This natural State (as we may call every political body whose organization is ultimately based on force and not on laws) is now indeed opposed to the moral man, for whom mere conformity to law is now to serve as law; but it is still quite adequate for the physical man, who gives himself laws only in order to come to terms with force. But the physical man is actual, and the moral man only problematical. Therefore when Reason abolishes the natural State, as she inevitably must do if she wishes to put her own in its place, she weighs the physical and actual man against the problematical moral man, she ventures the very existence of society for a merely possible (even if morally necessary) ideal of society. She takes from Man something that he actually possesses, and without which he possesses nothing, and assigns to him in its place something which he could and should possess; and if she has relied too much upon him she will, for a humanity which is still beyond him and can so remain without detriment to his existence, have also wrested from him those very means of animality which are the condition of his humanity. Before he has had time to hold fast to the law with his will, she has taken the ladder of Nature from under his feet.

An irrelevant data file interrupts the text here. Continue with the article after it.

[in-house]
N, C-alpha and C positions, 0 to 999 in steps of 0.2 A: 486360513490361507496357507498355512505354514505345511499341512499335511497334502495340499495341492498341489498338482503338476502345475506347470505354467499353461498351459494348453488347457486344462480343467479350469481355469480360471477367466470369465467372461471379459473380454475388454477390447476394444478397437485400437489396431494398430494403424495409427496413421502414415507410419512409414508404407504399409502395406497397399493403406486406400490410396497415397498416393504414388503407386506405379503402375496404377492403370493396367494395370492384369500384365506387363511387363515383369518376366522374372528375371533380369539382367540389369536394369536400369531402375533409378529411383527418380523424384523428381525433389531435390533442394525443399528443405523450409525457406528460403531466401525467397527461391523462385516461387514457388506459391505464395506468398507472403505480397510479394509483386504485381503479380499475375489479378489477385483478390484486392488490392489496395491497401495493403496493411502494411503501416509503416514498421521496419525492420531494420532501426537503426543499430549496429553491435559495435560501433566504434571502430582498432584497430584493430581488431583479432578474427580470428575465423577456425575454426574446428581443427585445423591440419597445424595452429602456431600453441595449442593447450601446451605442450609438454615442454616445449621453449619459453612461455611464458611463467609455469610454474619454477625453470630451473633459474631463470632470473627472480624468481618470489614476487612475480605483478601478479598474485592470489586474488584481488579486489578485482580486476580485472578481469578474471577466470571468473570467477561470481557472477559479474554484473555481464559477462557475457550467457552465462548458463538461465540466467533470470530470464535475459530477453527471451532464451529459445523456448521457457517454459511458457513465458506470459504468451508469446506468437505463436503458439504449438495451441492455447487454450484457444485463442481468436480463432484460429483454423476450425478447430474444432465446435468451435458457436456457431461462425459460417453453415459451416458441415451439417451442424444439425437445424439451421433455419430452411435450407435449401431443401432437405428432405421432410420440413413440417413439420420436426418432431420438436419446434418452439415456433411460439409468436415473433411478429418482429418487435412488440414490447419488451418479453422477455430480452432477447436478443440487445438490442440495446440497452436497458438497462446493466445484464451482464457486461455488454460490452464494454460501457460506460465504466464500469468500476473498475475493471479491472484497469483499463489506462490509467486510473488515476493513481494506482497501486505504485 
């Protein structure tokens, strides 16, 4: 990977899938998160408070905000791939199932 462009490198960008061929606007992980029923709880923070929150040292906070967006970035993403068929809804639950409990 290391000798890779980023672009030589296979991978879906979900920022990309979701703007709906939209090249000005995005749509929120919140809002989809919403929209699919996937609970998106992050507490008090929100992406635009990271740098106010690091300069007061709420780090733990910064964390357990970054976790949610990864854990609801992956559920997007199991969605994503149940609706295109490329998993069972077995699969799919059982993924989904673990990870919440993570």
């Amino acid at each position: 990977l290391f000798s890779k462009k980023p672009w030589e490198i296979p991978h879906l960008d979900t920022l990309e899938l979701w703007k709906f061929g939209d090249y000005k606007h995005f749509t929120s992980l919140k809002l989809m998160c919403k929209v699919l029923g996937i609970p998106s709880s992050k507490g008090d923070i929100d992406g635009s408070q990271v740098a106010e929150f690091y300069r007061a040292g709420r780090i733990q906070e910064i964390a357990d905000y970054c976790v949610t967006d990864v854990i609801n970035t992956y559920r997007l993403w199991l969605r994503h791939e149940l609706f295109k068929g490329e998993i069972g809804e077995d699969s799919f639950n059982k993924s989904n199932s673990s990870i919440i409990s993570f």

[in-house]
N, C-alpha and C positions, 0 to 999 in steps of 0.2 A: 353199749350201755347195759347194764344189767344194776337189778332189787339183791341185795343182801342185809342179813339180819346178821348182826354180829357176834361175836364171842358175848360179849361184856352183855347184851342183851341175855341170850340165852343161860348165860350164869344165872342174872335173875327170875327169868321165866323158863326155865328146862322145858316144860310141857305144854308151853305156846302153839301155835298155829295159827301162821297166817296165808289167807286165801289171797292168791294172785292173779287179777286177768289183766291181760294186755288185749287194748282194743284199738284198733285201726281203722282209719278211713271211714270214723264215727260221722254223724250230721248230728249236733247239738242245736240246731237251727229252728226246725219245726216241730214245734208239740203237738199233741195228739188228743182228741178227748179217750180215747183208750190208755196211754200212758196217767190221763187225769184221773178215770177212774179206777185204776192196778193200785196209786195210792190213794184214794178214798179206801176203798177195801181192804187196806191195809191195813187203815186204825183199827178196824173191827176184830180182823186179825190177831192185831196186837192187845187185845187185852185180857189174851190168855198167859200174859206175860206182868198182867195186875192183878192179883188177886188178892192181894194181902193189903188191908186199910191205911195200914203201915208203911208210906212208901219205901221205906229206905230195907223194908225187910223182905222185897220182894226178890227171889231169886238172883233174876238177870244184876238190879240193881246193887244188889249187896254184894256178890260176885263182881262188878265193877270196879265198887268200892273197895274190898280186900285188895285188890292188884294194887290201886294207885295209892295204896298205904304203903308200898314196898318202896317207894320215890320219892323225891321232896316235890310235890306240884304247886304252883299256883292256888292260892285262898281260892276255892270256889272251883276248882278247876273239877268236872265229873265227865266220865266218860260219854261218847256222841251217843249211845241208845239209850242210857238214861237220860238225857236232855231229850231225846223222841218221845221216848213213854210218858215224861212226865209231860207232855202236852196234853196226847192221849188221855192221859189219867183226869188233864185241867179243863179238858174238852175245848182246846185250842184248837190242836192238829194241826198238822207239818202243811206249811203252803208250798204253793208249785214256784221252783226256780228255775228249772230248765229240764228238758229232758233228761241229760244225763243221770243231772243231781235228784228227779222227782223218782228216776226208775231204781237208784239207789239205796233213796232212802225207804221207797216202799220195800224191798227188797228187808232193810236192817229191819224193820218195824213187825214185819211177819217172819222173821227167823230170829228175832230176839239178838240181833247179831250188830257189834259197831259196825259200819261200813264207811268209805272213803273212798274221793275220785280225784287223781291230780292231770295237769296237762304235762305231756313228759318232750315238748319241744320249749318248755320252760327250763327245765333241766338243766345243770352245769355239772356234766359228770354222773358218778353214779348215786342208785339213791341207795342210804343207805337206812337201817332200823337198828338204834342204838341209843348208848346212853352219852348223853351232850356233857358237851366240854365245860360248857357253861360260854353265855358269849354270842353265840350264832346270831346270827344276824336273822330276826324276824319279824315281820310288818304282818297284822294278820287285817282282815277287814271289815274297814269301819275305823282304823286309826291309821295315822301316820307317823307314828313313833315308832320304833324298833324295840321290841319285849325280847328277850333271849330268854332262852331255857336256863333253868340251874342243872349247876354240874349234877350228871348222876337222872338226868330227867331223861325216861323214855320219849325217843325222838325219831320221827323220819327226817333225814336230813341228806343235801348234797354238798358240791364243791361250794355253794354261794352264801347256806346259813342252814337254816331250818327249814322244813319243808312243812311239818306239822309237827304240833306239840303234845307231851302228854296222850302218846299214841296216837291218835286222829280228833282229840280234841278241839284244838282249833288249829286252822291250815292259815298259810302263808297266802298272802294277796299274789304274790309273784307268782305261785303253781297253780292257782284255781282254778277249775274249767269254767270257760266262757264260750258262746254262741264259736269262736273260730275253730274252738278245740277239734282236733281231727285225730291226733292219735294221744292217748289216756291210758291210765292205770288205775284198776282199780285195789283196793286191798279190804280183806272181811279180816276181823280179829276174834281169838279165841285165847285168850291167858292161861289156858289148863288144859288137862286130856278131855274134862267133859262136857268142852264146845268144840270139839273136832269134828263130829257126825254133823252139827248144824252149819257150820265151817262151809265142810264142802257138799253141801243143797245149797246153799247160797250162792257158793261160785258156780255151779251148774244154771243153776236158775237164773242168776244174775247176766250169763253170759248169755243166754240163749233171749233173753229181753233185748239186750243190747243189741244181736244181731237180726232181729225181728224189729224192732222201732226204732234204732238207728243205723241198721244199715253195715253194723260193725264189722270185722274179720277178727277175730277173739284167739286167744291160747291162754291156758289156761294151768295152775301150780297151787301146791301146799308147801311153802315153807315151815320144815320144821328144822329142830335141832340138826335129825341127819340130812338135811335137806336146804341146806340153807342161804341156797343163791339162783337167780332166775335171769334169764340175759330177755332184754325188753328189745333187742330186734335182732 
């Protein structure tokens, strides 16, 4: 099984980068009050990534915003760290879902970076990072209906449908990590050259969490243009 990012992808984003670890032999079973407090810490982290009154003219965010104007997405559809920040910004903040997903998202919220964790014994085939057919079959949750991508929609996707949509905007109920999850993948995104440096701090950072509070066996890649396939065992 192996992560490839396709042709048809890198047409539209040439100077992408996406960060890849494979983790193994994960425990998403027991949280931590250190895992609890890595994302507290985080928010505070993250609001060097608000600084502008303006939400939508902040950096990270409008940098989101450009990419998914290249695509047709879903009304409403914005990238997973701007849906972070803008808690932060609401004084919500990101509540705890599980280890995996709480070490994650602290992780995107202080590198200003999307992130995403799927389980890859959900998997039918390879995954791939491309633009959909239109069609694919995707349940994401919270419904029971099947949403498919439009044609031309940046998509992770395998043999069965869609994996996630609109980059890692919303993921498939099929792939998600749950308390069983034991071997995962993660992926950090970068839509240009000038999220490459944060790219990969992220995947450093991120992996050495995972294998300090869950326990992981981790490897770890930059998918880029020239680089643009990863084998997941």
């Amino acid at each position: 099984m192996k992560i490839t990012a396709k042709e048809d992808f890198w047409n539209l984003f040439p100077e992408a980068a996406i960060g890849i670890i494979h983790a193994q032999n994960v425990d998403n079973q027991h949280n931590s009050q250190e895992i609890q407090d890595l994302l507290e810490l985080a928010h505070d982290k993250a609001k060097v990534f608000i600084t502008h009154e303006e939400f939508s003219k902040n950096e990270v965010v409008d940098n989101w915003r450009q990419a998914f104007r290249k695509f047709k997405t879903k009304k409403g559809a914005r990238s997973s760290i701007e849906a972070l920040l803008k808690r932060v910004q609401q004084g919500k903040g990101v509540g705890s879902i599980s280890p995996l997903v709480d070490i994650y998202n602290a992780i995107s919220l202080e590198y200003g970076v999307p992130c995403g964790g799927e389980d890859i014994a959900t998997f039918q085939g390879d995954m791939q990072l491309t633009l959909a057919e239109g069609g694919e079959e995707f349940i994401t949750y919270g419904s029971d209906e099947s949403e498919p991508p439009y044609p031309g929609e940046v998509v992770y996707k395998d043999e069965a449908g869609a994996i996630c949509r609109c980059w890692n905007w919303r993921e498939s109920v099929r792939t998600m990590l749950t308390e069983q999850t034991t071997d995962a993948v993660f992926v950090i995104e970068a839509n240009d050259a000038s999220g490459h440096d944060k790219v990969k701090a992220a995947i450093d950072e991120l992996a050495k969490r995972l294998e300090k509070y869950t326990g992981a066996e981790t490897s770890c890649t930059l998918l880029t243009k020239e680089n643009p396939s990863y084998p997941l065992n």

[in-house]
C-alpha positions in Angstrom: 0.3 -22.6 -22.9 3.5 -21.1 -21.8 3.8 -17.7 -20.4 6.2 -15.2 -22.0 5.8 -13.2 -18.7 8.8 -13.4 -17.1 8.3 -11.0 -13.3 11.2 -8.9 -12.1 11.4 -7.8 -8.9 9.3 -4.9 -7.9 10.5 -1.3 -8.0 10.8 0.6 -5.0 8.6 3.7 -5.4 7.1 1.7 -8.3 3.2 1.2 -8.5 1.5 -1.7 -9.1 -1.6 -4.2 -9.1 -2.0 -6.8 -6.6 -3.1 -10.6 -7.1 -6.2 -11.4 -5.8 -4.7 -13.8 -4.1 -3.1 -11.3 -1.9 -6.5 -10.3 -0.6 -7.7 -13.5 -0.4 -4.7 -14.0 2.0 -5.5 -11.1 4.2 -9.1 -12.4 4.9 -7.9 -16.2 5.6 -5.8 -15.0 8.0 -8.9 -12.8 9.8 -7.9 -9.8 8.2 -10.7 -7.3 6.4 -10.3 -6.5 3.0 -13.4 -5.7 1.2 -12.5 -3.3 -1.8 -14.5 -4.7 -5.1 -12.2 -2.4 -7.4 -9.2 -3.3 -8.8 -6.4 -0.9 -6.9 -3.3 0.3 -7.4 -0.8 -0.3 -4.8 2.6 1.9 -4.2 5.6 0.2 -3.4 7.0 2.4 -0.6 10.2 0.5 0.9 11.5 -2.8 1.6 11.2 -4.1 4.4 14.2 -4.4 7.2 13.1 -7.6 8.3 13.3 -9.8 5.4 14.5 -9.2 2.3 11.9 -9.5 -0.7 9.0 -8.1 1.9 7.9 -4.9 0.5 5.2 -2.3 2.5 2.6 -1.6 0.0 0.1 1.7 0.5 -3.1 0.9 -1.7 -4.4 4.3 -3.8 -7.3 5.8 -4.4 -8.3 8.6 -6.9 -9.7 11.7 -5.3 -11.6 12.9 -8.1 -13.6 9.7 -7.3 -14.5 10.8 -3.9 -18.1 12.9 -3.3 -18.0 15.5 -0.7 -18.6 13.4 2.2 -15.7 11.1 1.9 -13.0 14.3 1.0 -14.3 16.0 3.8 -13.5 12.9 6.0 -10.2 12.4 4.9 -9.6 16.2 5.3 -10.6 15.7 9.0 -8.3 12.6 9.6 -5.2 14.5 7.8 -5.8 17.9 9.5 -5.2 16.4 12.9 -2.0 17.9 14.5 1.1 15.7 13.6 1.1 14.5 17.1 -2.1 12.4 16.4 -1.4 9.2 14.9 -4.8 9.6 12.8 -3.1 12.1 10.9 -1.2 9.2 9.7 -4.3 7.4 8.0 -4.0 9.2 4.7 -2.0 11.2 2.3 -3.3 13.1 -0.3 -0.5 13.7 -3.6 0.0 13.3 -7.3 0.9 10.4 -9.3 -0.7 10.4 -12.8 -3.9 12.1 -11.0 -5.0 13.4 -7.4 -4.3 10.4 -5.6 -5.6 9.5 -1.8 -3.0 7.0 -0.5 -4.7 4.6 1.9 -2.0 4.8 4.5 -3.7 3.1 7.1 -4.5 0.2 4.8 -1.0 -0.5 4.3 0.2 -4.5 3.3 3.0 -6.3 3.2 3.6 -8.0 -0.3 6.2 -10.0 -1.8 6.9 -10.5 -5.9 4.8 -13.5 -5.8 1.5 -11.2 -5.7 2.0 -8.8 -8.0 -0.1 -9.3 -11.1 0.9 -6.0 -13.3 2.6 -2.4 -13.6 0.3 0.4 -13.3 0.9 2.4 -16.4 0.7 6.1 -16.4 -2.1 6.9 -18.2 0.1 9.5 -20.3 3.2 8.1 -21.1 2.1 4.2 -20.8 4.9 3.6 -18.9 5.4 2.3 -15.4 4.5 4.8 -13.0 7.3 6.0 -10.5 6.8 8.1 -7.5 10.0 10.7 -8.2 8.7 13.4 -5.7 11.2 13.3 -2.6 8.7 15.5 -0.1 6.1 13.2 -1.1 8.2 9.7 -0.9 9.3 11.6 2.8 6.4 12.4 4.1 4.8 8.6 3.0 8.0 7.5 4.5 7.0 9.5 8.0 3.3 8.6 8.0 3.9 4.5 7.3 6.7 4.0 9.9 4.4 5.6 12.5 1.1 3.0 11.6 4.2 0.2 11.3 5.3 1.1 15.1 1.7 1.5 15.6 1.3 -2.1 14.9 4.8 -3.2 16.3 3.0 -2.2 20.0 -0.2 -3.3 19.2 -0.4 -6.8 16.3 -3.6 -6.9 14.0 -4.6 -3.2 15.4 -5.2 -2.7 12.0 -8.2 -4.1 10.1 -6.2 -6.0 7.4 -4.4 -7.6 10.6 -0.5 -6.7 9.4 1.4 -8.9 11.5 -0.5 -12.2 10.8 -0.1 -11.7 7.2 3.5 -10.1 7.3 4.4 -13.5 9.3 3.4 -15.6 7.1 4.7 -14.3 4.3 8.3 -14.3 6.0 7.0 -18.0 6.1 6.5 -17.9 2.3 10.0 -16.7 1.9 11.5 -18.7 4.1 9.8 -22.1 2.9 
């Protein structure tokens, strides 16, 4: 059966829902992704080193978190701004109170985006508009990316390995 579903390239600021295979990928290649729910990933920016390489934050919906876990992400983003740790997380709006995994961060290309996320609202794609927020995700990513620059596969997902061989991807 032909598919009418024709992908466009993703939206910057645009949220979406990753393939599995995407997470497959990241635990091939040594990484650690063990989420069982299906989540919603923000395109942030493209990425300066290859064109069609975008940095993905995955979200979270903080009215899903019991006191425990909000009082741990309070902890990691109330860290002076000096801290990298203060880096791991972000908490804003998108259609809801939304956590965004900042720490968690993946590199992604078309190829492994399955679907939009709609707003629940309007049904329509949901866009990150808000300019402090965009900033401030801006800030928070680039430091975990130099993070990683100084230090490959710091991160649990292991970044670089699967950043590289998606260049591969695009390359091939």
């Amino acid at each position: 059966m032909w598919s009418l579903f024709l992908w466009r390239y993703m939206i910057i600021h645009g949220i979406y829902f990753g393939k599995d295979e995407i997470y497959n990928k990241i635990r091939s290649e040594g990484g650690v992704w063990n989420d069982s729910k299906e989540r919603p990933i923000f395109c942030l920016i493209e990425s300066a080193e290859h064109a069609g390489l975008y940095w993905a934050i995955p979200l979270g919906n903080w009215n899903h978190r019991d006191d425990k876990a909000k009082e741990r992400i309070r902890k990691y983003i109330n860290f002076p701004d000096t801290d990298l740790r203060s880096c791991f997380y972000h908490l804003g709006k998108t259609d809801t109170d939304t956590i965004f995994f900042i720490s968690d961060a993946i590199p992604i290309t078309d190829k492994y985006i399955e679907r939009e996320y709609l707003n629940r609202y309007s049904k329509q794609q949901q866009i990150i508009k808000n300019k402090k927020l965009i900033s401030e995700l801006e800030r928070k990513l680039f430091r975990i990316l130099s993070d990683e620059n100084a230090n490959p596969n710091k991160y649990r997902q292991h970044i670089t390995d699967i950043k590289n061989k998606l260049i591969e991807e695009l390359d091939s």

The great consideration is, therefore, that physical society in time may not cease for an instant while moral society is being formed in idea, that for the sake of human dignity its very existence may not be endangered. When the mechanic has the works of a clock to repair, he lets the wheels run down; but the living clockwork of the State must be repaired while it is in motion, and here it is a case of changing the wheels as they revolve. We must therefore search for some support for the continuation of society, to make it independent of the actual State which we want to abolish.
This support is not to be found in the natural character of Man, which, selfish and violent as it is, aims far more at the destruction than at the preservation of society; as little is it to be found in his moral character, which ex hypothesi has yet to be formed, and upon which, because it is free and because it is never apparent, the lawgiver can never operate and never with certainty depend. The important thing, therefore, is to dissociate caprice from the physical and freedom from the moral character; to make the first conformable with law, the second dependent on impressions; to remove the former somewhat further from matter in order to bring the latter somewhat nearer to it —so as to create a third character which, related to these other two, might pave the way for a transition from the realm of mere force to the rule of law, and, without impeding the development of the moral character, might serve rather as a sensible pledge of a morality as yet unseen.